It’s fantastic to be here in Berlin at the 2022 EuSEM conference. All conferences have their own personalities and this is no exception. There is something special about the cosmopolitan nature of EuSEM. It brings so many different healthcare experiences together under one roof, with a feeling that we are all the same, but also slightly different. I find that I learn a lot here from European colleagues who are willing to share, and also from those from further afield. It’s hard to articulate, but it just feels like a really friendly and positive learning experience.
Anyway, back to this year’s top ten trauma papers. In truth it’s been a relatively quiet year which I think reflects the delays to a lot of trials that took place during COVID. Many trauma trials were paused during that time and as a result we will need to wait a little longer for results. On a positive note I’m expecting a bumper year in 2023!
There are some good studies out there though, these are some of my favourites as suggested by friends and colleagues from the St Emlyn’s team and other #FOAMed sites.
We covered this in some depth on the website already and you can read an in depth analysis here. In essence this trial was a randomised controlled trial of blood (packed red cells) and Lyoplas in the prehospital trauma setting.
This was a UK trial of 432 patients treated by air ambulance services. Patients received either blood and lyoplas, or saline. The patients were pretty sick at randomisation with a typical SBP of around 70.
The outcome was death, lactate clearance or both. A little controversial this as one is not really a patient outcome (lactate).
What they found was no difference between the groups.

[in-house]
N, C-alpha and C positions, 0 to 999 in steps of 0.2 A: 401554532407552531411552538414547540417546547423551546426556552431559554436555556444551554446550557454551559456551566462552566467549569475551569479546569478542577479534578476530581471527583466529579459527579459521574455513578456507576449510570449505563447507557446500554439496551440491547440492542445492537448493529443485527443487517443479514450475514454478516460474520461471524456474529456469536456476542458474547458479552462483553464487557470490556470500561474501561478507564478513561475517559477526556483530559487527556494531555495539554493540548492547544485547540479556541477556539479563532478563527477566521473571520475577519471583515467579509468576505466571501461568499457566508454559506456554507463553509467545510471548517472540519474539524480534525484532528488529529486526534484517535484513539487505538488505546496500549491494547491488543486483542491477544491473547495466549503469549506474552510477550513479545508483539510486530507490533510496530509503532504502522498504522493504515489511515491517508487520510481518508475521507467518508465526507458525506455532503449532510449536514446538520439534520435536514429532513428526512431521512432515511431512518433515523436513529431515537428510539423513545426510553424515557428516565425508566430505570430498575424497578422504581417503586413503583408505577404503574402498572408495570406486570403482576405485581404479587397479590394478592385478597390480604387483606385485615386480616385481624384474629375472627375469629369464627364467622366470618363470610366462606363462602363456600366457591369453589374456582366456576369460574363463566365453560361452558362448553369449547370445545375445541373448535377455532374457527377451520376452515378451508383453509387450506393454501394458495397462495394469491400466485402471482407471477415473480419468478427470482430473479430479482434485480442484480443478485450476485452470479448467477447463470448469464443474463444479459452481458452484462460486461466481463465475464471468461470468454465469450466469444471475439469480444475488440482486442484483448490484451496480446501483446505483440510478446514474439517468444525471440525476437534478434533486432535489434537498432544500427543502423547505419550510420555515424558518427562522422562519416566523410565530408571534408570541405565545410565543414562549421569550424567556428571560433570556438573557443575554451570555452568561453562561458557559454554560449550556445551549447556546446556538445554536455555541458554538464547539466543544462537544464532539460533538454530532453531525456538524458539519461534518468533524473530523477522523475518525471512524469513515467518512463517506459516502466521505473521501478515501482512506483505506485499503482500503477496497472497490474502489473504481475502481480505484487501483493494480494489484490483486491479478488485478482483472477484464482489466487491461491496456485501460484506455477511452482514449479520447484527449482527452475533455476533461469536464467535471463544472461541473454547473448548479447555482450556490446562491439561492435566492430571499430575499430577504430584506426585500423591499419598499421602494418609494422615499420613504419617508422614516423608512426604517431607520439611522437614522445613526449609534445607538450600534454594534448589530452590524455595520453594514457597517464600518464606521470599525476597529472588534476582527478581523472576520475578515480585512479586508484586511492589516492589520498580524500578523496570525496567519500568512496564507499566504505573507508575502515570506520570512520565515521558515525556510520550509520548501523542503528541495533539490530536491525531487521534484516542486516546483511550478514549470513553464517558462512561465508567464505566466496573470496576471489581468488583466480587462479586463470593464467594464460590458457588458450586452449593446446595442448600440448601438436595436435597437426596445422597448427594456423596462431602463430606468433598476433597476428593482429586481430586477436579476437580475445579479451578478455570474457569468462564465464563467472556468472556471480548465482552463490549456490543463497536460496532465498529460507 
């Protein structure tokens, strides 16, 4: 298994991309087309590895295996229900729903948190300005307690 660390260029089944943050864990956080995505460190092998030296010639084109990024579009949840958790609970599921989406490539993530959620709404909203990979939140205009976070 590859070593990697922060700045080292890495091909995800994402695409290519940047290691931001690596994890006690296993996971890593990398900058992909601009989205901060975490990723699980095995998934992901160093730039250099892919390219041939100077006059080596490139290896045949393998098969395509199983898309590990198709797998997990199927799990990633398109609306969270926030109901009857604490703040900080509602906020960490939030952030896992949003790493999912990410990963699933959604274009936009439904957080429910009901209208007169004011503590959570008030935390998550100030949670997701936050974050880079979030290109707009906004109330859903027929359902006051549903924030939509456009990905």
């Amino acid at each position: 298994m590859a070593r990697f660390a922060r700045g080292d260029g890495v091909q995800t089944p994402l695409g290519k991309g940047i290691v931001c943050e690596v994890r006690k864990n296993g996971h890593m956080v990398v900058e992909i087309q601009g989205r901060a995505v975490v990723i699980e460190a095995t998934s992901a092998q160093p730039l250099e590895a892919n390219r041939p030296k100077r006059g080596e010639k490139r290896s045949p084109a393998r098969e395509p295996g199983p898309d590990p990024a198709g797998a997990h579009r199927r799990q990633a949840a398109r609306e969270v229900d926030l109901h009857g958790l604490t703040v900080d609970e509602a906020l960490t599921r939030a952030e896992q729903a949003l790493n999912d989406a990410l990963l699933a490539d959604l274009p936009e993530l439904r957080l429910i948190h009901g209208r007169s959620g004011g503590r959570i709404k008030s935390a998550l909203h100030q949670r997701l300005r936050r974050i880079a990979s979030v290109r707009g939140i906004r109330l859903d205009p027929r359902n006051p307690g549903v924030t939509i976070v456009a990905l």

- Combined outcome: 64% vs. 65%
- Mortality: 43% vs. 45%
- Lactate Clearance: 50% vs. 55%
This surprised a lot of people prompting a great deal of chat on social media. There are certainly questions about patient selection, outcome measures and whether PRBCs are the right sort of transfusion component, but nevertheless this is a great study that asks significant questions about who, how and when. We give blood products to shocked trauma patients.
In Virchester there is a lot of interest in the use of surgical rib fixation for patients with flail chest and/or chest wall deformity. We ‘believe’ that it’s good for patients and that it reduces ICU bed days, but there are typically lots of discussions about which patients are most likely to benefit and when fixation should take place. The uncertainty is arguably due to the lack of high quality clinical trials on the subject.
This year we have the largest RCT to date on the topic. 207 patients were included in an RCT of operative fixation vs. conventional treatment. Those included had flail chests and/or significant deformity. Patients were a mix of ventilated and spontaneously breathing. They were randomised to either operative fixation or a standard analgesia pathway. The principle outcome measure was ventilator free days (VFD). It did take them 7 years to achieve the trial numbers which is a bit of a concern as many other aspects of chest injury care have changed over that time (in Virchester at least).